Analyzing the operating procedure and the returns getting from the IPO’s

This report will be analyzing the operating procedure and the returns getting from the IPO’s.


This report originated as requirement of thesis program of Business Administration curriculum of Stamford University, Bangladesh. The intern has take Dhaka Stock Exchange to complete the requirement, “IPO: An Appraisal of Operating Procedure and Recent Performance”

The main focus of this report will be analyzing the operating procedure and the returns getting from the IPO’s. The aim of the report is to give a general situation of IPO’s in Bangladesh for the sample period 2003 to 2008 and this report provides an overall situation of IPO’s in Bangladesh from the sample period of 2003 to 2008

The present study provides a comprehensive analysis of the initial return and long term performance for the initial offering in Bangladesh. A total of 63 new issues are included in the sample, from the sample period 2003 to 2008. The initial return on IPO’s was especially higher for the firms during 2003 to 2008 in most of case the analyzing result, we can conclude that the initial return of IPO’s were much higher, in most of the case than the subsequent retune over the person from 2003 to2008, during 2004 and 2005 period most higher average return than other period. Exceptionally, very few companies were performing badly where investors got poor and negative return. The IPO’s are overprice in Bangladesh because price decrease overtime during the period 2003 to 2008 in our analysis. When price decrease, initial returns have been deteriorating over the period, because the shares are over price. In that case the issuer receives more than it should have from issuing the share. We will see next whether these companies were performing will or not after IPO’s (where we will analyze their post IPO’s performance in the letter section. We have to look forward to see what the long term performance of those IPO’s. We have scrutinized the long performance of those IPO’s. From our analysis, we have seen many IPO did will initially. But, they failed to perform to keep their price stability. From our observations, we saw that few companies (like insurance companies in the year 2005. see table) did will after the IPO though their initial return were lower than other companies ,which have initial higher return They should be aware that firm’s do not perform as will after going public. The weak performance of IPO‘s was partially attributed to irrational valuation at the time of IPO, which were connected over time. In addition it was partially attributed to the firms managers, who spent excessively and less efficient in managing the firms fund than they were before the IPO.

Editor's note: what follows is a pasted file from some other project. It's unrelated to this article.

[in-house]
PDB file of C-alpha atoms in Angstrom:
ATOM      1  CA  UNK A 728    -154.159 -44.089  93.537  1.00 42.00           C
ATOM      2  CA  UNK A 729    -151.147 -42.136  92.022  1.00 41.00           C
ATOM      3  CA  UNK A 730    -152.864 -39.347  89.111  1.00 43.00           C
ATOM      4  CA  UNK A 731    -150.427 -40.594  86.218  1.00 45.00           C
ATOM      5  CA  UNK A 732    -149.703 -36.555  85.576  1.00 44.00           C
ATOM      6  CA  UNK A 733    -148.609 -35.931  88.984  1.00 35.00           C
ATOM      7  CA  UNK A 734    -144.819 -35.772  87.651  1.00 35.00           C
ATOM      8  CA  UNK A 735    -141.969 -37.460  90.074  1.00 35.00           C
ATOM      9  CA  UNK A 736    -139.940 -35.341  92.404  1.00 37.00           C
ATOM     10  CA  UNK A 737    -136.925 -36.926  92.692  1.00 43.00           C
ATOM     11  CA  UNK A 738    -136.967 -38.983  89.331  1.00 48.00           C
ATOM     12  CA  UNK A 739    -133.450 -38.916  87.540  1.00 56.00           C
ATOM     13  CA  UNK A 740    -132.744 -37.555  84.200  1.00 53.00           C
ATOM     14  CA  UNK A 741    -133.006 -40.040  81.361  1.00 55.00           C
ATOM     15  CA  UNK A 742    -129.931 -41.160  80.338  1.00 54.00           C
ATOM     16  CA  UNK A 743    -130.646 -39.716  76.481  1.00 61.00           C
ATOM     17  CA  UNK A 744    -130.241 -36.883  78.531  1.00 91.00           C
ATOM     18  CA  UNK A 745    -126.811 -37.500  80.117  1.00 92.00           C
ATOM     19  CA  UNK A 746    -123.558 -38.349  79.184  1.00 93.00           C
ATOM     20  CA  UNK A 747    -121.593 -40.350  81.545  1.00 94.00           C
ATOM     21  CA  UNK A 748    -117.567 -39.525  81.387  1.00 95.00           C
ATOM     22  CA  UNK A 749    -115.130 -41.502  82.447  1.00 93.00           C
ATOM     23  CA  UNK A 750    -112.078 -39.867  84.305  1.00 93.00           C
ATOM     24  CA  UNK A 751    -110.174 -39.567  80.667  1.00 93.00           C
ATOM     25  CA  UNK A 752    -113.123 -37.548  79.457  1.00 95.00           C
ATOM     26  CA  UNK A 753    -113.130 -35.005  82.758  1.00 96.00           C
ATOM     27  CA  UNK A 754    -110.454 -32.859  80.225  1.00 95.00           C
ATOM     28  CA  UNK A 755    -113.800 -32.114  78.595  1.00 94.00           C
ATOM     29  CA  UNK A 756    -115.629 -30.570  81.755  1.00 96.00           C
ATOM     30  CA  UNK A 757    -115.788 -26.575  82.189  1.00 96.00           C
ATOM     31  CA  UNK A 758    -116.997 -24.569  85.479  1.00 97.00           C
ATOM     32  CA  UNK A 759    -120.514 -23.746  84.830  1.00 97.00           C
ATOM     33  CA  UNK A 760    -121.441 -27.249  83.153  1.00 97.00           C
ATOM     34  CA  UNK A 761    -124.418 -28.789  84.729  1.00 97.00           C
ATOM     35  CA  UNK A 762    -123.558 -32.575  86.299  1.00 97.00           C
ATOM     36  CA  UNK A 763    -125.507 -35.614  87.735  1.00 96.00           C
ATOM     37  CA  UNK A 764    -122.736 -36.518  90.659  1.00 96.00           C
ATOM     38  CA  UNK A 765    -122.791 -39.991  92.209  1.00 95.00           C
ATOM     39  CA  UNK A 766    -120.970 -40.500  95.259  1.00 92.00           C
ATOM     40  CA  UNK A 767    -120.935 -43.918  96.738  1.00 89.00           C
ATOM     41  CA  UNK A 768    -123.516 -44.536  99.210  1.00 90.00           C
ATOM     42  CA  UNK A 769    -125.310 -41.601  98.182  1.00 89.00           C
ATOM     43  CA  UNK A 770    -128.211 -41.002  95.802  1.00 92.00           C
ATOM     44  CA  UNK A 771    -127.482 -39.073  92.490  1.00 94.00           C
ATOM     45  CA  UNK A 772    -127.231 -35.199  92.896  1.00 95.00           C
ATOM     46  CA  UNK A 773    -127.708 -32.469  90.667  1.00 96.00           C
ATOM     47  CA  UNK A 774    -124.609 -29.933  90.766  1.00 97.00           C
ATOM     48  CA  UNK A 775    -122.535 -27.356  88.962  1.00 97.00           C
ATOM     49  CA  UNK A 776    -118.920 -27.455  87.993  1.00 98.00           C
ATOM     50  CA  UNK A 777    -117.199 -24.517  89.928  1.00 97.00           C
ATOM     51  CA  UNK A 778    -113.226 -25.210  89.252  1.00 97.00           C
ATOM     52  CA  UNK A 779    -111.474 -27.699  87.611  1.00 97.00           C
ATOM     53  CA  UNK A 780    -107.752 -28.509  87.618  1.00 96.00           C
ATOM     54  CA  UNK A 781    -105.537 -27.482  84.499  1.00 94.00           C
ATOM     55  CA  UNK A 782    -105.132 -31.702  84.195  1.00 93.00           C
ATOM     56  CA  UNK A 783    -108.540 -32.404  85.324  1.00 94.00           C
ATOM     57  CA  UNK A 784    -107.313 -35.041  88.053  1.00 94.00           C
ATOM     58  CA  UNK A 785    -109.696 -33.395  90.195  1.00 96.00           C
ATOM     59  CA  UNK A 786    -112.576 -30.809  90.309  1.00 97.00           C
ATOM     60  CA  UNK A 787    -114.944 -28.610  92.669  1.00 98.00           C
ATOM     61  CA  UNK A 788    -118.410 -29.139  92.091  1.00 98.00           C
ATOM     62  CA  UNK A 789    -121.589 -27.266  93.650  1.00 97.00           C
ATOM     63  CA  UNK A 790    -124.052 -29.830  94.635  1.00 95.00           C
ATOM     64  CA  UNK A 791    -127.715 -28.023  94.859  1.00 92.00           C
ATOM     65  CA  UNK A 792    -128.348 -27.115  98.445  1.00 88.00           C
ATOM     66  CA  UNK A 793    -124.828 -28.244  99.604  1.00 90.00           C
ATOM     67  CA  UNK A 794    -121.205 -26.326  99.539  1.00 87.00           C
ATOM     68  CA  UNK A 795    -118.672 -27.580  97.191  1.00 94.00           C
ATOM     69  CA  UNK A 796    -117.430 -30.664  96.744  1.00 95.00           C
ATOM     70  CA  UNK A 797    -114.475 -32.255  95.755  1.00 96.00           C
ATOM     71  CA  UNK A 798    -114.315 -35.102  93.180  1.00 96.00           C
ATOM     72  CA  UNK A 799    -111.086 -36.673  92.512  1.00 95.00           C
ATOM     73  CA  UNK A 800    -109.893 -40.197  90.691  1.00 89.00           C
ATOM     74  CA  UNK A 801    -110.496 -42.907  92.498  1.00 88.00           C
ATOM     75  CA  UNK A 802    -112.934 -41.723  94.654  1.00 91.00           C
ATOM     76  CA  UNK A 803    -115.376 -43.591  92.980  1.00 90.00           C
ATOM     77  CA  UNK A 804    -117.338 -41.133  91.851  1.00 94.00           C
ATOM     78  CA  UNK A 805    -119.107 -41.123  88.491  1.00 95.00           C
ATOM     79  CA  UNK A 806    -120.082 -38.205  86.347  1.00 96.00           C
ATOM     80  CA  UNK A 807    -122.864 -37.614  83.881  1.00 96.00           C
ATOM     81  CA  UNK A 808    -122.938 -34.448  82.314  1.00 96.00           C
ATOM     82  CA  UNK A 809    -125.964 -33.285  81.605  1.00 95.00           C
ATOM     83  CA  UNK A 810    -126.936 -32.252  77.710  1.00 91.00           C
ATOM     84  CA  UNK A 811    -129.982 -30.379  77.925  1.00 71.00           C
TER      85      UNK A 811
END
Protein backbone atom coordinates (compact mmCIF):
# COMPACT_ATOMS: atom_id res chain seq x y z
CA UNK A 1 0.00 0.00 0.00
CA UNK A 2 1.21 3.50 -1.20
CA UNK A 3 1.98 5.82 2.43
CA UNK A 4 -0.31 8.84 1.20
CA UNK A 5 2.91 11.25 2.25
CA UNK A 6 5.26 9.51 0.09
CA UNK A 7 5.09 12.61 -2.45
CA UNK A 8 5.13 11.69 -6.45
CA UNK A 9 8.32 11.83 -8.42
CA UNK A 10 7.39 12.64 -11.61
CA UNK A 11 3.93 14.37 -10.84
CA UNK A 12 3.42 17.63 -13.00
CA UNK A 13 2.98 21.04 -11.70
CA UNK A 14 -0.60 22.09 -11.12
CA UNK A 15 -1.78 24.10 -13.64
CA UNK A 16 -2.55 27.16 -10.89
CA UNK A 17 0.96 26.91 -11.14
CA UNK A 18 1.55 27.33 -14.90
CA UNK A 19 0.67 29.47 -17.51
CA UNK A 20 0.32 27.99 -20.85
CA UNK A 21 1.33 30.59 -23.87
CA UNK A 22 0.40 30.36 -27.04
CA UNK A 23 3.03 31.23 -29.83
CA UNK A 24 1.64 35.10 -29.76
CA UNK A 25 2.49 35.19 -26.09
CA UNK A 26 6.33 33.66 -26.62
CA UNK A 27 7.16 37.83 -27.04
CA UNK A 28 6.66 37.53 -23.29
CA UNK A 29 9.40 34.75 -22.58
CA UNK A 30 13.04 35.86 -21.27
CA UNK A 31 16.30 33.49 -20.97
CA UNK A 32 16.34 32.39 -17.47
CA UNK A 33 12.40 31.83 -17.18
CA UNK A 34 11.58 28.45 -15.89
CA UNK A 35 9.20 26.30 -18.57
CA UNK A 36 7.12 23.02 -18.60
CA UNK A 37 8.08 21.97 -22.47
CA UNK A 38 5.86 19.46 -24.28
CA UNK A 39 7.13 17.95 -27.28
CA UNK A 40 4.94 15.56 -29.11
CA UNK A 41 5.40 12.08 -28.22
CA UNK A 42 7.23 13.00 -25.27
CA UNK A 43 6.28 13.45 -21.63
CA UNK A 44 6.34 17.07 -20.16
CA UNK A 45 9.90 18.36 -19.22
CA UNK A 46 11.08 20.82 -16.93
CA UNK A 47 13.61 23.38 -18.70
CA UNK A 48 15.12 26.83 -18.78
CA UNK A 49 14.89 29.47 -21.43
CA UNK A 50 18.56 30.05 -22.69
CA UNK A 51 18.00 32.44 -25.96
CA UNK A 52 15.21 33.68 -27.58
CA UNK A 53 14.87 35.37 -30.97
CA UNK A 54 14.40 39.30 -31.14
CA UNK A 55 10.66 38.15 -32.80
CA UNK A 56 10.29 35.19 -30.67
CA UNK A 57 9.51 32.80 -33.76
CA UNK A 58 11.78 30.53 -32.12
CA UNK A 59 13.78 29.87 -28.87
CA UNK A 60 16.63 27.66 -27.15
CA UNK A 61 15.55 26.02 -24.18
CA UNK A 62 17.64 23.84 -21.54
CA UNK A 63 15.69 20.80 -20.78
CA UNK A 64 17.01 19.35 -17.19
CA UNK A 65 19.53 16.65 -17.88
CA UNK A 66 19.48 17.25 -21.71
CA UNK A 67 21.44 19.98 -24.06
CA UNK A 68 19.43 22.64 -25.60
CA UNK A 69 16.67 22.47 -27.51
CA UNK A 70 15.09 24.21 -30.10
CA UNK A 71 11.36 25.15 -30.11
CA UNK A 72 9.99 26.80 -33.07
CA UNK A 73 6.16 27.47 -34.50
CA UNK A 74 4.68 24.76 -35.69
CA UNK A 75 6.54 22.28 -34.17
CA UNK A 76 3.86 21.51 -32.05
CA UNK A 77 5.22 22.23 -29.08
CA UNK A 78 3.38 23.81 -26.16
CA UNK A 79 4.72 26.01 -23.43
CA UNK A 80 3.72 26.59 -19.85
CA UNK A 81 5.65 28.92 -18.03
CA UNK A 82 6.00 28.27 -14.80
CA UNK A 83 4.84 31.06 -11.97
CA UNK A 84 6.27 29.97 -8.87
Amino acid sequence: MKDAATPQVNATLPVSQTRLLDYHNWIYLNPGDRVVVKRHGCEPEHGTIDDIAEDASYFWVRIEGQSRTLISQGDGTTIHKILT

An analysis of the cost of going public is also done in the present study. Furthermore the sequence of event leading to the rise and fall of the IPO market in Bangladesh are also described in details from the period 1991 through 1999 and despite the spectacular growth during the early to mid 1990s the market for new issues in Bangladesh is currently stagnant.

Overall state (Analysis) of IPO market in Bangladesh-The most of the companies comes for IPO are overvalued. The IPO’s are from unfamiliar and unexamined companies, which give initial return much higher from there offer price. In most case, investors are buying that share more than the offer price. By the analyzing most of investors characteristic, we can sat that they have a tendency to buy the new IPO by selling the existing shares of reputed companies to get the initial high return. For capitalization the initial IPO return, they invest in the unfamiliar company’s shares by withdrawing money from the secondary market. As result, market capitalization and price index have been a declining tendency after the immediate IPO offer.

Several inferences are developed in this study. Such as lack of investor’s knowledge, Market: drains of IPO are in the share, risks of investing in IPO’s and SEC’s Vigilance, Timing of IPO’s and paying dividends. so that the recommendation part try to gives certain suggestion regarding inferences and various problem that are very often confronted by related parties in the capita market with a view to overcome those tribulation are rejuvenate the capita market.


This project paper is an effort to appraise the functioning of the initial public offering (IPO) in Bangladesh in terms of operating procedure and performance analyses. The intention is to provide readers with the true picture of the current scenario regarding IPO that is prevailing in the marketplace.

1(a) Origin of the report

As per for the completion of my BBA degree, require to prepare a final project paper on a related topic. It is from this inspiration and according to my instructor…………….Advice, chose to prepare my project on initial public offering (IPO) in the name of “IPO: An Appraisal of Operating Procedure and Recent Performance” . this is a very lucrative topic to learn about the real life implementation of new issues of stock in Bangladesh and I found the topic very interesting and appealing.

1(b) Objective of the report

The main focus of this report will be analyzing the operating procedure and the returns getting from the IPO’s. The aim of the report is to give a general situation of IPO’s in Bangladesh for the sample period 2003 to 2008.

Our objective is to provide a formal report on the IPO’s in Bangladesh to implement the theoretical knowledge learned in the class on real life perspective.

Our distinct objectives are:

  • To find out the initial return of IPO’s.
  • To analyze the long term performance of IPO’s.
  • To provide the procedure of going public.
  • To find out background of IPO.

1(c) Scoop of the report